Special FBI agent continues testimony entering week two in Diggl - KTRE.com | Lufkin and Nacogdoches, Texas

Special FBI agent continues testimony entering week two in Diggles family trial

Photo: KTRE Staff Photo: KTRE Staff
LUFKIN, TX (KTRE) -

The prosecution continued to cross examine a special FBI agent on Monday in the trial involving Walter Diggles, Rosie Diggles, and Anita Diggles, all facing allegations of embezzlement.

Special FBI agent David Goodman confirmed to a jury inside a federal courthouse in downtown Lufkin of documents obtained from Anita Diggles’ computer. Goodman said the flyers, several Excel spreadsheets, and a resume showed evidence of “money which ceased to flow” by 2012 from The Social Services Block Grant and hurricane money from the government.

Goodman said the documents were all last modified by Anita Diggles on a computer in her office. An Excel spreadsheet documented hours worked per employee, and rate of pay for a summer program offered at a community learning center in Jasper. The document showed Anita Diggles earning $1,615 for 95 hours of work and Rosie Diggles’ earning $1,615 for 95 hours of work for a period of two weeks. However, the document also showed Keith Diggles, Walter Diggles’ brother, earning $1,000 for zero hours of working.

The resume, found by authorities, was of Rosie Diggles. It showed she worked from “2007 to present” at the community learning center holding several positions including Director of Administration, accountant and bookkeeper.

Another summer program flyer was used during cross-examination from the prosecution. Goodman said it was an electronic form of evidence collected to show money funneling from the government was drying up. Goodman said by 2013 there was no more federal money or grant money, and as a result, the flyer showed transportation charges which were more than previous years “almost three times that much per hour.”

Next, the prosecution asked Goodman about bank records he obtained during the investigation. Goodman said it was a list of “some” of the expenditures.

“These would have been expenditures which would have benefited the church,” Goodman said. He said it was not all of the expenditures because he used words from the checks’ memo lines to determine which to include in his summary.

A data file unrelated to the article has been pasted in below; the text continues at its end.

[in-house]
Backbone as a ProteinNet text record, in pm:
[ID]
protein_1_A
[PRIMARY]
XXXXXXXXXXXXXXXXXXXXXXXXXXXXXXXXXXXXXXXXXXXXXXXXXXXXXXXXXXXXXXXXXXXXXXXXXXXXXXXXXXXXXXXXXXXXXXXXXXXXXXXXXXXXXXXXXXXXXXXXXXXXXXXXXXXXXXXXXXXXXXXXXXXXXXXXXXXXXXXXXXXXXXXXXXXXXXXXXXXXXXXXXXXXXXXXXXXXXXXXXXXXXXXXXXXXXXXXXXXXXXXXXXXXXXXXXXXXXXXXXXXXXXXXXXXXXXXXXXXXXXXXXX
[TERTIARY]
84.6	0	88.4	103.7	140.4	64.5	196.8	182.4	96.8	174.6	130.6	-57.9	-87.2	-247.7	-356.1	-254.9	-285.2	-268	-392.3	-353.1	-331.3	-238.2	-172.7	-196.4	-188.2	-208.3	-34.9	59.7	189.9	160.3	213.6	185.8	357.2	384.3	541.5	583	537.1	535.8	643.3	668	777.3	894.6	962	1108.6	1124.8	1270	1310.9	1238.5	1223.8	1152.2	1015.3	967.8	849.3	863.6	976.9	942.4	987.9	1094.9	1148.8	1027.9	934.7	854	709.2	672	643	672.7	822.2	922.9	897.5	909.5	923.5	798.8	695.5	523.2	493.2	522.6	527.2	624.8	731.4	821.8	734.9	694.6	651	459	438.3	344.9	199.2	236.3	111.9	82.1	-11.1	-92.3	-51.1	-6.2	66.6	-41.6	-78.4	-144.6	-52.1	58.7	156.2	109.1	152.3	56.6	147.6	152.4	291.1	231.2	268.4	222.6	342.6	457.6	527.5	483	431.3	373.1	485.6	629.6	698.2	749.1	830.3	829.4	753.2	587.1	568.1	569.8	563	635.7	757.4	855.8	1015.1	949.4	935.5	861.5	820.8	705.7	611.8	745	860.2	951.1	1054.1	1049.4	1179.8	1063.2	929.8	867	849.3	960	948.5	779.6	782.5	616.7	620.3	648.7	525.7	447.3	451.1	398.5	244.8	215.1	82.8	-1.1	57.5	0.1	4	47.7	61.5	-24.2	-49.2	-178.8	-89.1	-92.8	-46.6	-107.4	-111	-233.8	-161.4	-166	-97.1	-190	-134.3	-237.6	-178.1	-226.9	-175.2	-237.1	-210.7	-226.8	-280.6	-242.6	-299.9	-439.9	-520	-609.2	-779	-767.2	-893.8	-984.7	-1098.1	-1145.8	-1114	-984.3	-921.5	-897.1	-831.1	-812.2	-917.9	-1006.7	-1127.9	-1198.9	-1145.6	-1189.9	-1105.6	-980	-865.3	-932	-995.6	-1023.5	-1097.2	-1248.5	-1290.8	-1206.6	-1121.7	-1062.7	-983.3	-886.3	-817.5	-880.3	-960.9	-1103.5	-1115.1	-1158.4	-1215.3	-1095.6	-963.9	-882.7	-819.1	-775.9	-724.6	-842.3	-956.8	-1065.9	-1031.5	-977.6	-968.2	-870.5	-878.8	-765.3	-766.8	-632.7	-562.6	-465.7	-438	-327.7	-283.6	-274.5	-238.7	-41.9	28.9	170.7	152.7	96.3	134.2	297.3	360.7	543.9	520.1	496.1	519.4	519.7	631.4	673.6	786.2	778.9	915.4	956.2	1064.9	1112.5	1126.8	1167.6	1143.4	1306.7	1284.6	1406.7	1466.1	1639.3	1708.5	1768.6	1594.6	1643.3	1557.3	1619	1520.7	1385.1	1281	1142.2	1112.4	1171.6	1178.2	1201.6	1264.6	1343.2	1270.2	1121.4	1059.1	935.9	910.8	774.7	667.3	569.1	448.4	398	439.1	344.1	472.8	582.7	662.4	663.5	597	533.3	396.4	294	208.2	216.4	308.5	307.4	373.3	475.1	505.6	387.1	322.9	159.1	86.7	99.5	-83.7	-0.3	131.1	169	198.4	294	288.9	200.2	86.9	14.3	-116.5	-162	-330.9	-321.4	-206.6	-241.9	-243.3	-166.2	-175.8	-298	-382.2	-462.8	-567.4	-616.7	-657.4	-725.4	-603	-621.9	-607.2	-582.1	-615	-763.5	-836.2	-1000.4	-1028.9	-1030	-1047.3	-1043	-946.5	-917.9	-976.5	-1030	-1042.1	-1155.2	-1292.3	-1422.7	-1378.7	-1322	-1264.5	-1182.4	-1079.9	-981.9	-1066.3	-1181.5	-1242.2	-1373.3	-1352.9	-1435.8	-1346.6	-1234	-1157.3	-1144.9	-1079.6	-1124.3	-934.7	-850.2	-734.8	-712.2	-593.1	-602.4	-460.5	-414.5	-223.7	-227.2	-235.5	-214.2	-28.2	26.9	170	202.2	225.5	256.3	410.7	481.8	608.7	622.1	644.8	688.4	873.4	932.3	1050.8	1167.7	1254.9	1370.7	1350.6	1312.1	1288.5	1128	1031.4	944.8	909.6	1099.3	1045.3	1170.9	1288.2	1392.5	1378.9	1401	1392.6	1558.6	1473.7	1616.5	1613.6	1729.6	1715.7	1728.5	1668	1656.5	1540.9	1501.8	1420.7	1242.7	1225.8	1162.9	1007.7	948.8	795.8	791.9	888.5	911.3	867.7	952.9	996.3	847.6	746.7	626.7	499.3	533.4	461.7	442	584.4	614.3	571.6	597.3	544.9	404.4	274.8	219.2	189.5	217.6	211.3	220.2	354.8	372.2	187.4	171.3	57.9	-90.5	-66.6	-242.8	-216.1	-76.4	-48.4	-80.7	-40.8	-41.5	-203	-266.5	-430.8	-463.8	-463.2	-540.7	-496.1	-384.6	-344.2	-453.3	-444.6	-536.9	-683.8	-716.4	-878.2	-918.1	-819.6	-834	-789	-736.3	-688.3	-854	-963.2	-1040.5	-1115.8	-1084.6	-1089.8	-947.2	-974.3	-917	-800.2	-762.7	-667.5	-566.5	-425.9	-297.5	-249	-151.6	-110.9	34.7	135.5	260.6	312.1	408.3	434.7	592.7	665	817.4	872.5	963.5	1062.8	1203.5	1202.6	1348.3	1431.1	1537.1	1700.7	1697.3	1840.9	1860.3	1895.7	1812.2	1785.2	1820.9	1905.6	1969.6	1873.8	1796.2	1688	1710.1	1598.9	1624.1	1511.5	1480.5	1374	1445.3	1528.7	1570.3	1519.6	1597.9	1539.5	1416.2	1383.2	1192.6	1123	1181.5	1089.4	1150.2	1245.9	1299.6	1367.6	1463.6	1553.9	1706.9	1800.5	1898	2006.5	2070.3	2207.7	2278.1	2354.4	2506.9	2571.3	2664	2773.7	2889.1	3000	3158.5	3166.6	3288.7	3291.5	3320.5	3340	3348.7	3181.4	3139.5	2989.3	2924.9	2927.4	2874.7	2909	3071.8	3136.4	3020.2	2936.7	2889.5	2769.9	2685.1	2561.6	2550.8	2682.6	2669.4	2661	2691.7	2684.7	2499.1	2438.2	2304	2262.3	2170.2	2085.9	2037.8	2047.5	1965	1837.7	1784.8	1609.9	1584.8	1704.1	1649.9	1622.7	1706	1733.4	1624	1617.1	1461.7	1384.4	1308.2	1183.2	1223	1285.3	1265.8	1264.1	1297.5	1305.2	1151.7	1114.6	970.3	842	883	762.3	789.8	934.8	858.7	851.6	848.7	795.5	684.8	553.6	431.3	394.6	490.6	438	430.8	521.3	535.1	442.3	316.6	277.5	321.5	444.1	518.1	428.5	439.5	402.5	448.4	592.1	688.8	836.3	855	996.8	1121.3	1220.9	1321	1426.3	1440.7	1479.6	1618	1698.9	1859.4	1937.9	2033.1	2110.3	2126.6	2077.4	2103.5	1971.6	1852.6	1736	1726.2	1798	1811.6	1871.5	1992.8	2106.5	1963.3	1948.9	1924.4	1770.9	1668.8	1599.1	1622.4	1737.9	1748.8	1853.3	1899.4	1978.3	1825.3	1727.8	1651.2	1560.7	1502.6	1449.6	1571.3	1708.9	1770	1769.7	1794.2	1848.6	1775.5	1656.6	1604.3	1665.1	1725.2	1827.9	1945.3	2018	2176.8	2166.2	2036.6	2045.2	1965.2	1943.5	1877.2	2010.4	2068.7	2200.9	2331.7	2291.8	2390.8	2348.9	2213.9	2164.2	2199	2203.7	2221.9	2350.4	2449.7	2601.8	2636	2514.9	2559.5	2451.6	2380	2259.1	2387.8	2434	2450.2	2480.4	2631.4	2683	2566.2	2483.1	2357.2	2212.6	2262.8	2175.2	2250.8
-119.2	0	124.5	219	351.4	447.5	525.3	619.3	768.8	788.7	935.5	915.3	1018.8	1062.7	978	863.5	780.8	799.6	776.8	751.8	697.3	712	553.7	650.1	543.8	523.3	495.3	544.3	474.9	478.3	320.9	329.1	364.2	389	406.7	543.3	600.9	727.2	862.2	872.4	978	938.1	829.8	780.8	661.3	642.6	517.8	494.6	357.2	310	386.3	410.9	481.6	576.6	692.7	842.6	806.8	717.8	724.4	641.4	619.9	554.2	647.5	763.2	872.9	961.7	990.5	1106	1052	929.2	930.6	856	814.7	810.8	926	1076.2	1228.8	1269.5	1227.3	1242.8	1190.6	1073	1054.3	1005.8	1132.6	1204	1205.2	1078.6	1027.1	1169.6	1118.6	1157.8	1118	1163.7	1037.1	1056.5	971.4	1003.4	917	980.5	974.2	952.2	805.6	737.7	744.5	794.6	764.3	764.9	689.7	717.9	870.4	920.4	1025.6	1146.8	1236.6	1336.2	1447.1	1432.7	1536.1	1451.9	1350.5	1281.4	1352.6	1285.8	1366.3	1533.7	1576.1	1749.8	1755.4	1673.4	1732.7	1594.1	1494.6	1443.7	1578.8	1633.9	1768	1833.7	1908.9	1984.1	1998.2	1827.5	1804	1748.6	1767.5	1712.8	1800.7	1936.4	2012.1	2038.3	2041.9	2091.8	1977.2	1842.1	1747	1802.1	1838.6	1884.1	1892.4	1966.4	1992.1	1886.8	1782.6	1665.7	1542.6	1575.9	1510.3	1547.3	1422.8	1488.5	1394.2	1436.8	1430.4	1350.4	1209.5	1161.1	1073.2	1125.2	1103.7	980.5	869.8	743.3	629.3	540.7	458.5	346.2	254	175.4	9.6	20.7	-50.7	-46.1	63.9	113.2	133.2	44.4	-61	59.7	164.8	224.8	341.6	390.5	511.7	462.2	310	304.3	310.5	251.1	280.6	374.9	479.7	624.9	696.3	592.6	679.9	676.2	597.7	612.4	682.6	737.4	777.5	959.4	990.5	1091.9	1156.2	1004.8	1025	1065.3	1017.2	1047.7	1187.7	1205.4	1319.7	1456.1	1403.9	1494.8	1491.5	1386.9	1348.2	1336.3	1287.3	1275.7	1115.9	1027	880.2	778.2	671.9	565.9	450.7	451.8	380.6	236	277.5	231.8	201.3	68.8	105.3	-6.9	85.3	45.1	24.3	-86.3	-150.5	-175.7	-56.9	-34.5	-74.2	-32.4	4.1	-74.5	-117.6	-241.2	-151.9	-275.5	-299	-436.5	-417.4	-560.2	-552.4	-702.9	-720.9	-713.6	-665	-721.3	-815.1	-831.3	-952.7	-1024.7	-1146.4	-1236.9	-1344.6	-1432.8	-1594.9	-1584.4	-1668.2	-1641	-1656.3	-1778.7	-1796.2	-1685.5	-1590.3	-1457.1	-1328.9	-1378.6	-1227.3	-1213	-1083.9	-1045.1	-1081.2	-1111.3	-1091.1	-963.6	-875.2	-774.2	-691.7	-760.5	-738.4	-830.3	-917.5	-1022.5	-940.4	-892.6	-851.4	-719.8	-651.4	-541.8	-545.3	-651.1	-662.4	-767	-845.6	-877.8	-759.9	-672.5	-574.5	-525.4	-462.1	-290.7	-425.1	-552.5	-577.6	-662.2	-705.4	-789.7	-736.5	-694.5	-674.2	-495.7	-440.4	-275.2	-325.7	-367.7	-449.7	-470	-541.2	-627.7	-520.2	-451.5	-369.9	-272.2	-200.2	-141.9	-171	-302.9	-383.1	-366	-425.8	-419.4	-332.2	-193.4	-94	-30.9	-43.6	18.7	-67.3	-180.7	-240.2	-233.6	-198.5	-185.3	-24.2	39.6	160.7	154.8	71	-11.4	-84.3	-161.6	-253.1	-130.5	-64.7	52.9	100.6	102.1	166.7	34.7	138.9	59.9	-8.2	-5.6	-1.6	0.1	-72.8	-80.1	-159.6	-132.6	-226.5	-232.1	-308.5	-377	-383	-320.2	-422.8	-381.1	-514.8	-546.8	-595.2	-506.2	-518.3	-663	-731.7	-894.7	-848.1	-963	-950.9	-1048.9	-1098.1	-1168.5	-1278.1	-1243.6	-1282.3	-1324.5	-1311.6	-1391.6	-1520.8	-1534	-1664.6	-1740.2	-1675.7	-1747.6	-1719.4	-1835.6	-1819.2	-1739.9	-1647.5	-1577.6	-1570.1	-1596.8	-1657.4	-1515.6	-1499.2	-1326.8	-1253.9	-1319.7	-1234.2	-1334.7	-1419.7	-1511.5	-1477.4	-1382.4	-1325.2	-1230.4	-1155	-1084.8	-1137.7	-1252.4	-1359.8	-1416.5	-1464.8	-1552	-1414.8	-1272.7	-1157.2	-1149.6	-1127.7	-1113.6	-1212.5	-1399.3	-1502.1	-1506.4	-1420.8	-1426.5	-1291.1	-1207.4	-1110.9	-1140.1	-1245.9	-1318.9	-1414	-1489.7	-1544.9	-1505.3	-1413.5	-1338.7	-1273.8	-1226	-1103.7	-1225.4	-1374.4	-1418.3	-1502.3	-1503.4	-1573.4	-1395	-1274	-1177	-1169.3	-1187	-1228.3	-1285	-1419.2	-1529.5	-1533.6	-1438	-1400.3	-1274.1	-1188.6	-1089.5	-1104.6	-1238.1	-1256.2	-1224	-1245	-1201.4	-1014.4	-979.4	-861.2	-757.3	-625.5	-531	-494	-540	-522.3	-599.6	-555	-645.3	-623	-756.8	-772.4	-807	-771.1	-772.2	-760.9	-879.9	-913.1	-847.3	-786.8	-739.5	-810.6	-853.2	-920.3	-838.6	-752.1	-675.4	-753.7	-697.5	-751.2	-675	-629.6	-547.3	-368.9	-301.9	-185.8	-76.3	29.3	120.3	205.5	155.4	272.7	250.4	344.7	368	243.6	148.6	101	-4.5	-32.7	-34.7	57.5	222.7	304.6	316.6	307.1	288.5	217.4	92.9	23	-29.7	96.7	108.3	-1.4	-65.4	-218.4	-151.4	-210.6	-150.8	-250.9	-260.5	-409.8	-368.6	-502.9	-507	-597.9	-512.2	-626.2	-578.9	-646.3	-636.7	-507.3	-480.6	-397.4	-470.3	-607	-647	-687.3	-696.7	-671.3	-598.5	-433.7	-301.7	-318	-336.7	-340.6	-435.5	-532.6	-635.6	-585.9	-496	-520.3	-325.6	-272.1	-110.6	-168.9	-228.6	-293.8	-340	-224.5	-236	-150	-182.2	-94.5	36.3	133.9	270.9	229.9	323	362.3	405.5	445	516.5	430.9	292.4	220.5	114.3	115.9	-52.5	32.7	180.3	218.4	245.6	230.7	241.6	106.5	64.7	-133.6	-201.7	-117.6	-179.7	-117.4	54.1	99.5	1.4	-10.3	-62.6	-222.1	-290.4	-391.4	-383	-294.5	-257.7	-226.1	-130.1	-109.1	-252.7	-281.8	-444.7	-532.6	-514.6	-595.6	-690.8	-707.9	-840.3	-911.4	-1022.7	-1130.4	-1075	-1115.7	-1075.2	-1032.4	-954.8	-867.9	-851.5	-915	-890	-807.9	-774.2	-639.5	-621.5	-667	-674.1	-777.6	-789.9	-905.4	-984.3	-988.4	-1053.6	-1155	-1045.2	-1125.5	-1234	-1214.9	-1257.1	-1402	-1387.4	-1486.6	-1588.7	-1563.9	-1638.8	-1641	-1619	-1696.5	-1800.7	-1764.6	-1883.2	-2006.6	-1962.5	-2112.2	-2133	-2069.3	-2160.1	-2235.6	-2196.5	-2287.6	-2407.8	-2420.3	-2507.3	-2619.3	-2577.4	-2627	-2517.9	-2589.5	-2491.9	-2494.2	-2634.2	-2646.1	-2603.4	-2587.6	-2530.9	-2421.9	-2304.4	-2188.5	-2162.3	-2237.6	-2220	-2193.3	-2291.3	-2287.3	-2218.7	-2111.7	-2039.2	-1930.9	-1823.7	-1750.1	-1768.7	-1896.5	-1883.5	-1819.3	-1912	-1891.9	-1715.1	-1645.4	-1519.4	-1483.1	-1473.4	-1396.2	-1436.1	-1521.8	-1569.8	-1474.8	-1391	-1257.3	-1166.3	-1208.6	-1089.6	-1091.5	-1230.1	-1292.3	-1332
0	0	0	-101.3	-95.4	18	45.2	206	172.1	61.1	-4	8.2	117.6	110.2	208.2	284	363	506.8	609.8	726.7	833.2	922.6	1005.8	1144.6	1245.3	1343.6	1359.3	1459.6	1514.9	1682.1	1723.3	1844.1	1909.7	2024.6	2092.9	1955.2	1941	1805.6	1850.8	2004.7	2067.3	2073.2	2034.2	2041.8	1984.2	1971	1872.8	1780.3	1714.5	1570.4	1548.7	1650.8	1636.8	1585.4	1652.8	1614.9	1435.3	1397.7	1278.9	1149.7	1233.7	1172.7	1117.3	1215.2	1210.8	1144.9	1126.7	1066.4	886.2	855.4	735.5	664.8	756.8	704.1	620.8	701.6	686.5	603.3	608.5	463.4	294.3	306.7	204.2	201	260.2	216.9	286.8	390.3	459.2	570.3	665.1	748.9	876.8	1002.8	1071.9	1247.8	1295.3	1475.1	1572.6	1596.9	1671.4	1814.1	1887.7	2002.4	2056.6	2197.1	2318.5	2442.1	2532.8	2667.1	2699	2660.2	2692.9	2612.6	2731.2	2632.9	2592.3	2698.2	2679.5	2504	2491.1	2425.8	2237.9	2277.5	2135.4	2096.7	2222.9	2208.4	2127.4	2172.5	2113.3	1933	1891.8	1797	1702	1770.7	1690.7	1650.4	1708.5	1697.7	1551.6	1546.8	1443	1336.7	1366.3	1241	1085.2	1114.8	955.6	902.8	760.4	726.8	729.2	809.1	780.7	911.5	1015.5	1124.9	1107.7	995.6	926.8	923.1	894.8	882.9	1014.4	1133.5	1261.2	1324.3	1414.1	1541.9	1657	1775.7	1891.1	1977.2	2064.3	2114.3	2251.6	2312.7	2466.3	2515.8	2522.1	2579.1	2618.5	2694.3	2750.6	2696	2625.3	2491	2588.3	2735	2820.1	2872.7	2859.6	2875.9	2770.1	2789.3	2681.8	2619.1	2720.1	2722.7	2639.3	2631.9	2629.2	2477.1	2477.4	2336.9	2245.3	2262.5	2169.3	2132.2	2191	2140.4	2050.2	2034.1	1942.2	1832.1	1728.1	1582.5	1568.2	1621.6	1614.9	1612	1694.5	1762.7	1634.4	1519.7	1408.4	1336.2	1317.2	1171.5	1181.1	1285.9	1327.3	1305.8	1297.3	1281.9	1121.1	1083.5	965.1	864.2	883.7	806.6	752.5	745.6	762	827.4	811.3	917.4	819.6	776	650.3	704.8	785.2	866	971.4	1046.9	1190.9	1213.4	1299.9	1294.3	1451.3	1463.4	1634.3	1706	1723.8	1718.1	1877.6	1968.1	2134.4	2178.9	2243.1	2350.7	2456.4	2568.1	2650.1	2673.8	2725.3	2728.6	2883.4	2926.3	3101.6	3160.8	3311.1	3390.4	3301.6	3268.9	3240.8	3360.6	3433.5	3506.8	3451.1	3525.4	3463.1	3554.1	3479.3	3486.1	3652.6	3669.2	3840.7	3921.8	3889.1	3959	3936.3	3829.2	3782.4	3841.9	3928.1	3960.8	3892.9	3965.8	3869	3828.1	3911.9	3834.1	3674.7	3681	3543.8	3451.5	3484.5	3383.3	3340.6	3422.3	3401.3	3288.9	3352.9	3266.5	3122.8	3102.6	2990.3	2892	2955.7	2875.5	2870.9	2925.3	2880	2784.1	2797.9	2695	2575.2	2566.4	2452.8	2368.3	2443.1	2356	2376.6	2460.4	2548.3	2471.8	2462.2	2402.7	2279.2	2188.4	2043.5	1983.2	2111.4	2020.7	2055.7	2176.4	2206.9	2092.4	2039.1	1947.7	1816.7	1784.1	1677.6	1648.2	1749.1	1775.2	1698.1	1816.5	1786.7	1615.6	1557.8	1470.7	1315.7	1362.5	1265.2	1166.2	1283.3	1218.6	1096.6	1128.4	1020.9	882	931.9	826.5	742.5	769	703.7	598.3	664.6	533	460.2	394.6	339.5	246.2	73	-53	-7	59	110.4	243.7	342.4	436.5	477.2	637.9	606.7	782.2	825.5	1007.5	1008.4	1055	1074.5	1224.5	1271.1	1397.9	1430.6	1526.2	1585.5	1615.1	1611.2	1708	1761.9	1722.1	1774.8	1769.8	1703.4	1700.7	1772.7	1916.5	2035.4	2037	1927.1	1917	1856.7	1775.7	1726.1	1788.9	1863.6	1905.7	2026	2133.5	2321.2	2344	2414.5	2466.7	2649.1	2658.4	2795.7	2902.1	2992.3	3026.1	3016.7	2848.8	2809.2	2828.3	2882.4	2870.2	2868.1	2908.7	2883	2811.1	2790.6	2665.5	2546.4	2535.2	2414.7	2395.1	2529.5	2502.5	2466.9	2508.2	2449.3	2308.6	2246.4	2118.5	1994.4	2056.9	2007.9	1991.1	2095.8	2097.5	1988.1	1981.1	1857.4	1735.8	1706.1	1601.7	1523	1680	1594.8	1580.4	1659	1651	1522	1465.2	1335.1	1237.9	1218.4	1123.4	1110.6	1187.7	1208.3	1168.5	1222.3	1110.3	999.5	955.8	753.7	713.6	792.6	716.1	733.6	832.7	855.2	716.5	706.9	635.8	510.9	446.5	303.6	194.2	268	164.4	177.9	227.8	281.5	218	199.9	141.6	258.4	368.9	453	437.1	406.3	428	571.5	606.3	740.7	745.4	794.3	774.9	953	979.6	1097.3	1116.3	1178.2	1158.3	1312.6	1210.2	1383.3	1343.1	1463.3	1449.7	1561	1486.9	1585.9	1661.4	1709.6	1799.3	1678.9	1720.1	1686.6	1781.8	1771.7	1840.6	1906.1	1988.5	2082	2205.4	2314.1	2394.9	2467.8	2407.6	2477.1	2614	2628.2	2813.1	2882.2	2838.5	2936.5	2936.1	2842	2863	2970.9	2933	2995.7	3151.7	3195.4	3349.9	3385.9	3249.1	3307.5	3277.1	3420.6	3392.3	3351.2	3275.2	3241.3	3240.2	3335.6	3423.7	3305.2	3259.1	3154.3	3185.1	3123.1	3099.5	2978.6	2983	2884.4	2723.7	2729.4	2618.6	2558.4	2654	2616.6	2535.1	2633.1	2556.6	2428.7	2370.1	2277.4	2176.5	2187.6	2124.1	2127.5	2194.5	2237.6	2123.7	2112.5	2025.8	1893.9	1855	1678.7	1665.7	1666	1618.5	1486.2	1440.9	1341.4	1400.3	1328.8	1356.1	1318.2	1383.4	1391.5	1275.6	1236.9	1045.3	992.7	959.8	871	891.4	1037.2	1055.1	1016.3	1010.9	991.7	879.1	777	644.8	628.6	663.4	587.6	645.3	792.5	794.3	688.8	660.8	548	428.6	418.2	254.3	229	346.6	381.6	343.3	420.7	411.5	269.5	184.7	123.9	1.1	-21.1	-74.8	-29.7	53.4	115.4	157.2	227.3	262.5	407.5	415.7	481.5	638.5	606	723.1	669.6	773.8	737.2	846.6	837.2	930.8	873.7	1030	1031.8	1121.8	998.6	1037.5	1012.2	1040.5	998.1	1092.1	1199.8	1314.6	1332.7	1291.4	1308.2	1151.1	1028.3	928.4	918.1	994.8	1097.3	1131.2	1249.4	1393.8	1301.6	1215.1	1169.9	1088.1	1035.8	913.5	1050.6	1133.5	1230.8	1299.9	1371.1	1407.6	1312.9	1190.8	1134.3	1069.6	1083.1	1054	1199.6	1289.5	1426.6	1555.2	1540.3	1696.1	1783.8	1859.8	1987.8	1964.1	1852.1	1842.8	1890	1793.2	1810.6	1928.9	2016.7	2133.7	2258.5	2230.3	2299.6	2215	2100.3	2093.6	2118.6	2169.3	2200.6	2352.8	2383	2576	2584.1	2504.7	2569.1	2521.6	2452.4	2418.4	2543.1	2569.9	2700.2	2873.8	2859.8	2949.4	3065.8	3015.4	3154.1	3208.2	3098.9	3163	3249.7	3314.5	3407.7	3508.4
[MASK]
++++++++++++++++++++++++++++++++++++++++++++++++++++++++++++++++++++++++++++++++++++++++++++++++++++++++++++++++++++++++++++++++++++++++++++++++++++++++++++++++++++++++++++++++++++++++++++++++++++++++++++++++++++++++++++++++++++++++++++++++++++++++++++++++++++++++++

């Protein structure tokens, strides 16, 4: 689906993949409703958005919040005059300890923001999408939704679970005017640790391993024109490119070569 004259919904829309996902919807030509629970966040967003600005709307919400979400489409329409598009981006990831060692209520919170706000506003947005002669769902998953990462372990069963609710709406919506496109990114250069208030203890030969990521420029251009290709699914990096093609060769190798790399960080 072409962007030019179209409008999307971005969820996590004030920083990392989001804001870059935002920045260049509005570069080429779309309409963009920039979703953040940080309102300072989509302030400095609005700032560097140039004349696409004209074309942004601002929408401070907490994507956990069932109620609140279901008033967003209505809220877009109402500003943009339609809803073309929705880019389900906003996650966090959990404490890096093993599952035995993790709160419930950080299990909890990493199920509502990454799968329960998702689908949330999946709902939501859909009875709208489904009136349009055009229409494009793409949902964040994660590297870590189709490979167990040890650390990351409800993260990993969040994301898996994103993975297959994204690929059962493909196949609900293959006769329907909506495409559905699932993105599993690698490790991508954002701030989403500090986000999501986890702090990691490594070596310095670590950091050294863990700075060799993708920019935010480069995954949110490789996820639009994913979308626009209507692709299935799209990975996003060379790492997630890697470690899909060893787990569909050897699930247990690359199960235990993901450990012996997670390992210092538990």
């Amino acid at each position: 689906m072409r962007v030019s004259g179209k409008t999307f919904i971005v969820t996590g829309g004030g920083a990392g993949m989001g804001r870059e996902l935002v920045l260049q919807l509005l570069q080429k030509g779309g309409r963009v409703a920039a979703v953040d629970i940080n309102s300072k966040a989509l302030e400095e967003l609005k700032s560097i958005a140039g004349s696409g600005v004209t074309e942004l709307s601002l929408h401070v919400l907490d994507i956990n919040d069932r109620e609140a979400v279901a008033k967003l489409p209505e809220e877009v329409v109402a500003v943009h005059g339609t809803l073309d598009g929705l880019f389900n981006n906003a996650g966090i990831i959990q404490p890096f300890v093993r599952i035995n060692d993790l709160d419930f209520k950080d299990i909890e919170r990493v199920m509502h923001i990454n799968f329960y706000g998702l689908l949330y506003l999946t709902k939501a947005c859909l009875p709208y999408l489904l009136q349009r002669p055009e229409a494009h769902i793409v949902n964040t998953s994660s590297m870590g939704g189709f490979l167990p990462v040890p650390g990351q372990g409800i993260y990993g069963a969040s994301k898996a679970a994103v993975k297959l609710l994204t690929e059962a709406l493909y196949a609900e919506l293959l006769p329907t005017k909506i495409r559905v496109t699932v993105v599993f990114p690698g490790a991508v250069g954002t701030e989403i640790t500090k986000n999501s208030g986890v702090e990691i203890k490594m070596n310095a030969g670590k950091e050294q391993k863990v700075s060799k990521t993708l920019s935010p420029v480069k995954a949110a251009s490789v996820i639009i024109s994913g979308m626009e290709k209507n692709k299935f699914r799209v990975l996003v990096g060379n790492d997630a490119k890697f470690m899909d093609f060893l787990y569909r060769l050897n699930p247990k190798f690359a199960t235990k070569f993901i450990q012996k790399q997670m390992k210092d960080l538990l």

Walter Diggles’ defense lawyer Ryan Gertz challenged the standing authority of how Goodman determined which expenditures to include in the summary saying Goodman didn’t use an expert and if offering only his judgment. The judge, however, allowed Goodman to continue answering the prosecution’s questions about the records.

Goodman said government money funneling into the foundation account was used to buy vans under the name of the church, utilities to the city of Jasper, rent, and phone system services. Several transfers to the youth department were also made.

“That’s the time-frame of the funds coming from the Deep East Texas Foundation to the church accounts,” Goodman said referring to the time period January 2007 to December 2012.

In addition, several transactions funneled in and out from the church main account. Goodman said when parishioners would put in money into the church account, he said they would put tithe money or offerings in the check memo.

“Source to the youth department money came from the government to the foundation,” Goodman said. “Money came from the SSBG Bill, or the federal government, to the foundation.”

Last week, Goodson stated that he had investigated the financial activity of the foundation, following these deposits from DETCOG. Multiple copies from deposit slips showed that, only a few days after the foundation had deposited the DETCOG check, large amounts of money would be taken out of the foundation’s account and placed into the account of the Lighthouse Church of God in Christ.

According to Goodson’s investigation, the foundation held a conference in 2012, called the East Texas Fellowship Conference, at the church. Health screenings were held, so the foundation requested money to cover these and other expenses. Other costs on the reimbursement sheet included test strips, conference registration, and miscellaneous supplies. The supplies totaled $112.16 and was paid for directly out of pocket by the foundation. The rest of the costs were reimbursed by DETCOG, which equaled $12,746.16.

On that same reimbursement sheet, Fayes Home Health was listed as incurring $7,500 from the foundation. A check was written out to that entities name. But, documents from the First National Bank of Jasper show that Diggles endorsed the check and placed it in the church’s accounts. It was also found out that Fayes Home Health is owned by Diggles’ sister.

The U.S. government’s attorney also brought up another reimbursement packet, labeled “2009 close-out of SSBG funding”, where $244,570.34 was given to the foundation.

Bank documents showed that, on October 17 of that year, the money was deposited into the foundation’s account. On October 26 of that same year, Diggles took $125,000 out of the foundation’s account and placed it into the church’s account. On February 12, 2010, Diggles took $50,000 out of the foundation’s account and turned it into a certificate of deposit in the church’s name. On February 14, 2011, Diggles used $25,000 of the $50,000 CD to purchase another CD for that amount. The other $25,000 was cashed out and placed in the church’s account. In 2012, the remaining CD of $25,000 was also cashed out and placed in the church.

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